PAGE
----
UK Supreme court rejects Shamima's legal bid to return

Grant Boone
February 26, 2021

IS bride Shamima Begum should not be allowed to return to the United Kingdom to fight a decision to strip her of British citizenship, the Supreme Court has ruled.

But the country's top court overturned that decision on Friday, meaning that although she can still pursue her appeal against the decision to take away her citizenship, she cannot do that in Britain.

Five judges at the Supreme Court gave a unanimous decision in the case of Shamima Begum, whose legal battles have come to be seen as a test of how countries treat nationals who joined the jihadists.

The young woman is now detained in a camp for ISIS members run by the Kurds in Syria, where her husband is imprisoned and her three children have died.

The decision comes six years after the then 15-year-old left with friends to join the Islamic State group.

The government stripped the Londoner of her citizenship, citing security grounds, after she was found in a detention camp for suspected IS members and their families in Syria by a journalist from the Times newspaper.

The UK Court of Appeal previous year ruled that Begum should be granted leave to enter the UK for her appeal because otherwise it would not be "a fair and effective hearing".

A two-day hearing in the case in November heard that Begum was still considered by MI5 as a national security risk because although she had travelled out as a minor, she had "aligned" with the terror group.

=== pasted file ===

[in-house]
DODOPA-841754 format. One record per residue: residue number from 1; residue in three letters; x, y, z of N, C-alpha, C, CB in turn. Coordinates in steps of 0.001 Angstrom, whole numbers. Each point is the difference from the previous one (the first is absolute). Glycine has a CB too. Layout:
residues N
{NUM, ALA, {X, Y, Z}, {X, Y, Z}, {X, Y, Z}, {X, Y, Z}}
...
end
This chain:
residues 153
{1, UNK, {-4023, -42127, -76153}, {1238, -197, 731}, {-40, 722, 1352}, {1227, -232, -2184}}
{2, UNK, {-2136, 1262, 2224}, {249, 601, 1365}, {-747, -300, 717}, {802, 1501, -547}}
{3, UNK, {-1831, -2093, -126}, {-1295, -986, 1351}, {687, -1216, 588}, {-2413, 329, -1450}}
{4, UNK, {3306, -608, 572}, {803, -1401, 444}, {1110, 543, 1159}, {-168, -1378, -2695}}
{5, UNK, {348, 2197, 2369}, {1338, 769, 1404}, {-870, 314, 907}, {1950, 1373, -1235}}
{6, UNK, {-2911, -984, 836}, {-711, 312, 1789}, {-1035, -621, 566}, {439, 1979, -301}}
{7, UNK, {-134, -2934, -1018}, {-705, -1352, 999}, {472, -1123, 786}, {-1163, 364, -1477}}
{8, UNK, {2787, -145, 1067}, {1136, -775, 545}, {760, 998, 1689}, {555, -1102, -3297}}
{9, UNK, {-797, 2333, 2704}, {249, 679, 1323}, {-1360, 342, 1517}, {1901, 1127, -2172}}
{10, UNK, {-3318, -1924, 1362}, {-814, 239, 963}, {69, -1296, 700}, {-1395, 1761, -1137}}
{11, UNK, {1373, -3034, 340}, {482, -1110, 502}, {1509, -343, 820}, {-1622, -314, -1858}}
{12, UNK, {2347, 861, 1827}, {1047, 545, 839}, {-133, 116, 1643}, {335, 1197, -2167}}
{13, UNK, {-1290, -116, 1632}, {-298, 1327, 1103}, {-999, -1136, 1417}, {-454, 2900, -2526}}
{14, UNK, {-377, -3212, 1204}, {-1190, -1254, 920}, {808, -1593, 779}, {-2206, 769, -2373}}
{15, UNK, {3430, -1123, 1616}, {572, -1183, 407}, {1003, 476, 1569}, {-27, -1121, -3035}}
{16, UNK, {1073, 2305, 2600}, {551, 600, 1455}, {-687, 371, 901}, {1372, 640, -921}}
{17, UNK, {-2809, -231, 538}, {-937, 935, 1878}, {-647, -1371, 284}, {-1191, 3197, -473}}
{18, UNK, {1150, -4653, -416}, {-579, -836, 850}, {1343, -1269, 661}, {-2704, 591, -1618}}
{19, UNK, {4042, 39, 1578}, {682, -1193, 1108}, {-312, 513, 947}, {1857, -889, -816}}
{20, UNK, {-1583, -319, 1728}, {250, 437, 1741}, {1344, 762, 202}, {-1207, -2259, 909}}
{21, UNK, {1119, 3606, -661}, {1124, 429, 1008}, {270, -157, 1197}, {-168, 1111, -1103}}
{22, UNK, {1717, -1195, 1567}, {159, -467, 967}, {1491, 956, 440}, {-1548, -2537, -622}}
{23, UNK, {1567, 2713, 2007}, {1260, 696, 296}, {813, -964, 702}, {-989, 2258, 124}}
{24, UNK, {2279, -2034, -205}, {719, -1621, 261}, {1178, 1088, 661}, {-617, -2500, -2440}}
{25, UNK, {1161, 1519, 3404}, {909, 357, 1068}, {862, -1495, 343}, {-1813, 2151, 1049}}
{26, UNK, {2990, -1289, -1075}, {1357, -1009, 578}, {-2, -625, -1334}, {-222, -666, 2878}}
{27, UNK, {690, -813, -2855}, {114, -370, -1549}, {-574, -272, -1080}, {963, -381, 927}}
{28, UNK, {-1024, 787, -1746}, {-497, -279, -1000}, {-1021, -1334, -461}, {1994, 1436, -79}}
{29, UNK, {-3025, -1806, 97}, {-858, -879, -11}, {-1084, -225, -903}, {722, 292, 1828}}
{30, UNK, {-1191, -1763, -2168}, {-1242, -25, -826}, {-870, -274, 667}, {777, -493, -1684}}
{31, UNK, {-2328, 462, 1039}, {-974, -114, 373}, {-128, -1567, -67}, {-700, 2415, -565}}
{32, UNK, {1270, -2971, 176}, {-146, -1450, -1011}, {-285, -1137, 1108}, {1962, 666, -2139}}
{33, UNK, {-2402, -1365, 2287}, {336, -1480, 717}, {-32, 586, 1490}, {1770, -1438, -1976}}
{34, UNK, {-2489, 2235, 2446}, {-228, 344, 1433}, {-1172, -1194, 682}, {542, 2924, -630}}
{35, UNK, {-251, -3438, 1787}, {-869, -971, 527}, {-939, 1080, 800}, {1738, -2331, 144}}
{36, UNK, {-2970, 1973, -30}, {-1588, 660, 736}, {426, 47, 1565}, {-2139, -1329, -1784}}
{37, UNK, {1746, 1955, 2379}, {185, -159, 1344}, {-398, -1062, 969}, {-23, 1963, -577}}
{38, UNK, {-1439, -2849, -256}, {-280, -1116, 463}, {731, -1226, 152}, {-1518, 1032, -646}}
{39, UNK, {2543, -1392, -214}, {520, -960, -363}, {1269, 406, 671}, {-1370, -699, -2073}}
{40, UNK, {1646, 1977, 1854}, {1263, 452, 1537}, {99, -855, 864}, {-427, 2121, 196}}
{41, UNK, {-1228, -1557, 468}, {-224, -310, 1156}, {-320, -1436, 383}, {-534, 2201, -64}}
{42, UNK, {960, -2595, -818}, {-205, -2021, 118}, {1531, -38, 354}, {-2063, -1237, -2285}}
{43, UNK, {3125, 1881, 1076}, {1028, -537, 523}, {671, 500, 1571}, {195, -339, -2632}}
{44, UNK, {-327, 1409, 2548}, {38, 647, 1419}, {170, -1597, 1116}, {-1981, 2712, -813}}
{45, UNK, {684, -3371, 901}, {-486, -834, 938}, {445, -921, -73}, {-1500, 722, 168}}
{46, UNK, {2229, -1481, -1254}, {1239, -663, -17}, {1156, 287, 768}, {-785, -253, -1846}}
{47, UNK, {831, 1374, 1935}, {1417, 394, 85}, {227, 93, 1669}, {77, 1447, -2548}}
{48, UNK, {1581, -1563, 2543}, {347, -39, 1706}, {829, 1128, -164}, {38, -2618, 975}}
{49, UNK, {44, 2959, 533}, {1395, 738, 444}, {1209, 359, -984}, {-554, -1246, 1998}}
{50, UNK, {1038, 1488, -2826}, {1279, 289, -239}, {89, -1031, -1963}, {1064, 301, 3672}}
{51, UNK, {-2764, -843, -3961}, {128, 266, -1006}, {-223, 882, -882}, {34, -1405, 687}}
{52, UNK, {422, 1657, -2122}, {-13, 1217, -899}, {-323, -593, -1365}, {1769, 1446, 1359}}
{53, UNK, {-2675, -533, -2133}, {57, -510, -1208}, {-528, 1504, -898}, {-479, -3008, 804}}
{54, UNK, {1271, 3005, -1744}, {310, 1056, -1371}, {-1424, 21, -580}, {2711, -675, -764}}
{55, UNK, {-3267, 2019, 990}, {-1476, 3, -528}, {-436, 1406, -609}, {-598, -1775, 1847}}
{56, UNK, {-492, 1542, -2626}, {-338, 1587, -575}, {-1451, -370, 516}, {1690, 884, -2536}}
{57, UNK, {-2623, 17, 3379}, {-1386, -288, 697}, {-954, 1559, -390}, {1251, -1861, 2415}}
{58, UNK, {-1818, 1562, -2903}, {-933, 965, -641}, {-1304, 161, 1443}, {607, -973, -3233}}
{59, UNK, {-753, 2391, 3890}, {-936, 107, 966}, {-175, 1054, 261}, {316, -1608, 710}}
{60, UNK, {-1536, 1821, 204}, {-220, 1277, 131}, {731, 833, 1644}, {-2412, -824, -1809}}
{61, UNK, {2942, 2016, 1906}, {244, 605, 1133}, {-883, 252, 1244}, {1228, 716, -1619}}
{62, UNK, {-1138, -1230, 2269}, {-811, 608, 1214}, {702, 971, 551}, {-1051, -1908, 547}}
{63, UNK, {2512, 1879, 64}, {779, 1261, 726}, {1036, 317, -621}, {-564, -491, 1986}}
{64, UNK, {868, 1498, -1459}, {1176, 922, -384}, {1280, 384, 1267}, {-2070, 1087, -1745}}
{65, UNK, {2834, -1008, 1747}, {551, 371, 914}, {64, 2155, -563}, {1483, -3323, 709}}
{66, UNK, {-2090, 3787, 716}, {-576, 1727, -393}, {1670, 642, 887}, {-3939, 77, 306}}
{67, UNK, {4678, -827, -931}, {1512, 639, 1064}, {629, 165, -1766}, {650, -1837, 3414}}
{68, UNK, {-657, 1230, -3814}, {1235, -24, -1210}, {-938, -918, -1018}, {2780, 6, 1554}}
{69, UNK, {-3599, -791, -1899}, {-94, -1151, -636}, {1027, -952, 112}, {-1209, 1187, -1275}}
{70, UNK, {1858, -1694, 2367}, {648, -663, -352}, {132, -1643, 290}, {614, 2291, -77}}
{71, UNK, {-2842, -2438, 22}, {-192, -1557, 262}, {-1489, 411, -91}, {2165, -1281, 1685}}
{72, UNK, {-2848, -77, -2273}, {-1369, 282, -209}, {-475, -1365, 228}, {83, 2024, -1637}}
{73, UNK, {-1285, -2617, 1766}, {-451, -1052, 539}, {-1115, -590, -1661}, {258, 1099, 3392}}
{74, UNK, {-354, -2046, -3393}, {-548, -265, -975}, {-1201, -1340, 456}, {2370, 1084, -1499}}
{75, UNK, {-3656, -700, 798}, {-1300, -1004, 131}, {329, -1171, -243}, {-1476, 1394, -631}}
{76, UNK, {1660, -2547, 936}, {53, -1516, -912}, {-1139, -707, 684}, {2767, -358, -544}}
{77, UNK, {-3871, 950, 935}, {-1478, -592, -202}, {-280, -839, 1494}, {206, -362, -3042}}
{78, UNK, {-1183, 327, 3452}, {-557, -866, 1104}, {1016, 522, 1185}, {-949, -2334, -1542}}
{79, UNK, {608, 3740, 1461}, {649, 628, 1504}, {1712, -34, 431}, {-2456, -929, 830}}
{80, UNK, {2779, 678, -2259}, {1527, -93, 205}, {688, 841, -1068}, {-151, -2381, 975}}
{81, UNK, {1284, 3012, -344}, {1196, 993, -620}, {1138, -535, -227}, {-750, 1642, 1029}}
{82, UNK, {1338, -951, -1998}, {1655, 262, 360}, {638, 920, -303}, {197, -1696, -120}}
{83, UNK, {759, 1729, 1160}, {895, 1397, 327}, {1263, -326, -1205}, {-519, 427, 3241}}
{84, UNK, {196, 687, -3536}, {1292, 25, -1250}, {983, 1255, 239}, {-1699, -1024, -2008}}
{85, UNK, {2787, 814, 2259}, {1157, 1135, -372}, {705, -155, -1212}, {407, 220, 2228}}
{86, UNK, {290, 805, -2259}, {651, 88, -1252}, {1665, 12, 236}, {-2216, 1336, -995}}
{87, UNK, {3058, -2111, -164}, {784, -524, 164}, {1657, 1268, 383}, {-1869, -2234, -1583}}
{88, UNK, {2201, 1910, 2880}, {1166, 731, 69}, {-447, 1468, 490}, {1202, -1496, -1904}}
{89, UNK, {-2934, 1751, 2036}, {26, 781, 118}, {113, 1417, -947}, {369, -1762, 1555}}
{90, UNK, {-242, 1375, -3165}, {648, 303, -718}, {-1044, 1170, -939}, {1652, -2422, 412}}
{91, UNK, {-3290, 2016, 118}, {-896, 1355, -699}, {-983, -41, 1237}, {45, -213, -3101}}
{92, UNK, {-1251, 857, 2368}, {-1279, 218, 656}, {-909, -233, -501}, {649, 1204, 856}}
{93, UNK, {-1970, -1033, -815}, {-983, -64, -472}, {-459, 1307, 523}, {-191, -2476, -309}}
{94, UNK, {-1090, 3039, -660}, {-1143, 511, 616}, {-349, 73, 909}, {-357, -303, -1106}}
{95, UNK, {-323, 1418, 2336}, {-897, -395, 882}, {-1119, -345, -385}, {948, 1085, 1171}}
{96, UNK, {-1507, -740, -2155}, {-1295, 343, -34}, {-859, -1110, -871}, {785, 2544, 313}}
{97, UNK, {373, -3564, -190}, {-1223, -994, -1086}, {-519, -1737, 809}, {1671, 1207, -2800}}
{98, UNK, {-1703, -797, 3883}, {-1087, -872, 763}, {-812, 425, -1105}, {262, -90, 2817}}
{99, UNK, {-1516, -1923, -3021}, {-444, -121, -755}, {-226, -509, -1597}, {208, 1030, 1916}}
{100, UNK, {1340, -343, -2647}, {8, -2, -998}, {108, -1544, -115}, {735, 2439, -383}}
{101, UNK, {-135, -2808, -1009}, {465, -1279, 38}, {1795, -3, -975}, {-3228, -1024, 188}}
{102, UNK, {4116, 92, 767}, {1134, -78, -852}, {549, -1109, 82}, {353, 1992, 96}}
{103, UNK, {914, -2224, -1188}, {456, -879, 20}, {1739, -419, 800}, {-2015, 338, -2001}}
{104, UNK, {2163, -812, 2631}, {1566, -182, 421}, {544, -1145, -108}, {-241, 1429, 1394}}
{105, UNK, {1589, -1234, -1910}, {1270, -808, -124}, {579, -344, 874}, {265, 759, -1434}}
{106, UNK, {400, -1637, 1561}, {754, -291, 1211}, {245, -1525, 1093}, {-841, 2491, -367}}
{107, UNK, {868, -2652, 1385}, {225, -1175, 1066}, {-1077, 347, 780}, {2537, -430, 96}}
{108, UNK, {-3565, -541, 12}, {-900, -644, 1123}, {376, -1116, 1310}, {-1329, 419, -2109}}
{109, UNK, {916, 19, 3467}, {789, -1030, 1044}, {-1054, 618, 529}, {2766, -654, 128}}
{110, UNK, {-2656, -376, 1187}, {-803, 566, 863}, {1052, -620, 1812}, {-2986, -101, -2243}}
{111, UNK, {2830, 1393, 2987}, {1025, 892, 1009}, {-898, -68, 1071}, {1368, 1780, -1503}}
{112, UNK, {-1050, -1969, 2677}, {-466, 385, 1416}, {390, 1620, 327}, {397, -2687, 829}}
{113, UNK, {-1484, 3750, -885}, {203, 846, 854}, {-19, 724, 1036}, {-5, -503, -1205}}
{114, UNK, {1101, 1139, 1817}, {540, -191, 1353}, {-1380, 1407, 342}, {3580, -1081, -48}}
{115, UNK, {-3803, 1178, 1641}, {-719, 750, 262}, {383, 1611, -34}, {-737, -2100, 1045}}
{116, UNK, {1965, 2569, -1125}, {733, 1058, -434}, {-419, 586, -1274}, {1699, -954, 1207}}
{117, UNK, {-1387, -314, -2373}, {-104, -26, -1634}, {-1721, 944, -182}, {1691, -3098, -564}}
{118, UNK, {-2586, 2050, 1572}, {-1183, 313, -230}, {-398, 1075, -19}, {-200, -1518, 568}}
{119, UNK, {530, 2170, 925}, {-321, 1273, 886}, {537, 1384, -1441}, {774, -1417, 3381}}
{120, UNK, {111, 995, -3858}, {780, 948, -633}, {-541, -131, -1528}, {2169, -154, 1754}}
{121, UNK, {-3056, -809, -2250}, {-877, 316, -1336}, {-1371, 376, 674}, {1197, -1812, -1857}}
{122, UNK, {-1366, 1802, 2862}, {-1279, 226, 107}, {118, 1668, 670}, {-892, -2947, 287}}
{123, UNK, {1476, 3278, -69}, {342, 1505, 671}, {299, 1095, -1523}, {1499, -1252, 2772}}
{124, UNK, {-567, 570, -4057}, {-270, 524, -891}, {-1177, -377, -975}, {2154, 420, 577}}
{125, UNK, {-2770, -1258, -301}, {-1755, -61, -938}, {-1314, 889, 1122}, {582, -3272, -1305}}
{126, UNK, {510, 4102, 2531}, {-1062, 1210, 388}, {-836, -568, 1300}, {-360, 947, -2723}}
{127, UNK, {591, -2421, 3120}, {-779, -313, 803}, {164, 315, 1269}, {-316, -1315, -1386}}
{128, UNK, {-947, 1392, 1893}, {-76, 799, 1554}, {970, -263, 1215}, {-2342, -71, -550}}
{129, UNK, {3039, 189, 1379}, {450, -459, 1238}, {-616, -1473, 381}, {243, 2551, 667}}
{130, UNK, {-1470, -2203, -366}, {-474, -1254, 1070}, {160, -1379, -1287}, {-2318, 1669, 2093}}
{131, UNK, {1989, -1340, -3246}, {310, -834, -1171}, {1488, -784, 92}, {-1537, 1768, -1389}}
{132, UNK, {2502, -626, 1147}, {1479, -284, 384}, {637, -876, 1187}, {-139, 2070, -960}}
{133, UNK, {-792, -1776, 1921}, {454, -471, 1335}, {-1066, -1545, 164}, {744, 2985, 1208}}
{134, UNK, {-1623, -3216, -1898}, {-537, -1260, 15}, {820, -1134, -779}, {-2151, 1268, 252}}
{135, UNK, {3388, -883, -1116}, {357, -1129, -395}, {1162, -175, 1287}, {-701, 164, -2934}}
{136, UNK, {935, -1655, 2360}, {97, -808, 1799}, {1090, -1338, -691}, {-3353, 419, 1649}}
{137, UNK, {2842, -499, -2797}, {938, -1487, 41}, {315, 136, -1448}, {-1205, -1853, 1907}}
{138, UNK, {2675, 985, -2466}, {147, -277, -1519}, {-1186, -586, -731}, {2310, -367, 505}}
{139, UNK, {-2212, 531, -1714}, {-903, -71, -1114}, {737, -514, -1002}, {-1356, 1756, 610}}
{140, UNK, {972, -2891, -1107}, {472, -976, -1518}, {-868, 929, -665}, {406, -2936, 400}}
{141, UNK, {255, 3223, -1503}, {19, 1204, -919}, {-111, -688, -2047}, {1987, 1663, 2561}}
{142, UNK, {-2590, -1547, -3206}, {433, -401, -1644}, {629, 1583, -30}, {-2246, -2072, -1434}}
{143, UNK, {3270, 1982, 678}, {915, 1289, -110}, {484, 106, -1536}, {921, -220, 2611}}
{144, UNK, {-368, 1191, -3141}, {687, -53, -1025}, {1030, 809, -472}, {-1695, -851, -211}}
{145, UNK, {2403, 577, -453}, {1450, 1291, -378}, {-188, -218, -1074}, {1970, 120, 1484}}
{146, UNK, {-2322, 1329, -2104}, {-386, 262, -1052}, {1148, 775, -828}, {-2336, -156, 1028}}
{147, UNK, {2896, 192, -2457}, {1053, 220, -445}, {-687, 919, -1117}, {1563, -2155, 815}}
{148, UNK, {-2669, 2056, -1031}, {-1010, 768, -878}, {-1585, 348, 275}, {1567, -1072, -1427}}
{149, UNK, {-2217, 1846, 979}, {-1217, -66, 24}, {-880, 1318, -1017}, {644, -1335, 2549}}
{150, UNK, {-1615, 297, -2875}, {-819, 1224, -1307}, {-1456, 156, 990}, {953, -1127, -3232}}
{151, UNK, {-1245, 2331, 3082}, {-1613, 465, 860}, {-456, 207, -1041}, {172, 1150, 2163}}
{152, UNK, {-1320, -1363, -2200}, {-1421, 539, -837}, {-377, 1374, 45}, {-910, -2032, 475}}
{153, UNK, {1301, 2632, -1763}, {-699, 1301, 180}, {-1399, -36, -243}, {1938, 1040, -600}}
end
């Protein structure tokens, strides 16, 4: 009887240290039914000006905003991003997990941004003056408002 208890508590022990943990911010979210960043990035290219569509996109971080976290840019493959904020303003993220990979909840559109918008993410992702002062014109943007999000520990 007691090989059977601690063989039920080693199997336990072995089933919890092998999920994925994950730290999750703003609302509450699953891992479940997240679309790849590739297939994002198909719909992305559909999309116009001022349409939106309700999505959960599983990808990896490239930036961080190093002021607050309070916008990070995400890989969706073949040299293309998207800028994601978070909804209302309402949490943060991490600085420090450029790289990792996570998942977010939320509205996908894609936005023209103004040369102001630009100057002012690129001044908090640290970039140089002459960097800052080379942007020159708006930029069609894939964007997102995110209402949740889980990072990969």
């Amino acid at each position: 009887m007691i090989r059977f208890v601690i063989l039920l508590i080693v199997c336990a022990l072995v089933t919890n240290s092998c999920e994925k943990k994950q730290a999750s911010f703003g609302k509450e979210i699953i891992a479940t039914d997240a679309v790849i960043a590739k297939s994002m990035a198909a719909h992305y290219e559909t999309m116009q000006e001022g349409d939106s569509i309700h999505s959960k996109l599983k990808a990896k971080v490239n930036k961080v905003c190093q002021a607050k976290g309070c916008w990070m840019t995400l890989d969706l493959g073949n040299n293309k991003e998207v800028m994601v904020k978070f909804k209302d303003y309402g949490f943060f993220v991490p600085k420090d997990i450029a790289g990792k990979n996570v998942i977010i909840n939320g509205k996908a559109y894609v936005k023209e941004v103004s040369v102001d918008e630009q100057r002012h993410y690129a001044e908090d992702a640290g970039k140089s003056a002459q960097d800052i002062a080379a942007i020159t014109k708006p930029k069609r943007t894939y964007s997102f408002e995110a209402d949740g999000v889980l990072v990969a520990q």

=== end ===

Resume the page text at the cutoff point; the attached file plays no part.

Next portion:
Shamima Begum was one of three students who fled London and went to Syria in February 2015.

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The UK withdrew his passport in 2019 on the basis of national security, and he is eligible for other citizenship as he is of Bangladeshi descent.

She claims to have married a Dutch convert soon after arriving in IS-held territory.

Britain's highest court also concluded that the court of appeal had mistakenly believed that "when an individual's right to have a fair hearing of an appeal came into conflict with the requirements of national security, her right to a fair hearing must prevail".

In 2019 the Home Secretary stripped her of her citizenship, a decision her lawyers have sought to challenge.

As a teenager, Begum was married to an Isis fighter while she was embroiled in the Syrian conflict and had three children, all of whom have since died.

Bangladesh has said it will not allow Begum entry and that she has no rights to the country's citizenship.

Her two other children also died in infancy under Daesh rule.

'Stripping someone's citizenship without due process sets a unsafe precedent, ' rights organisation Liberty said. In February 2018, she was discovered in a Syrian refugee camp.

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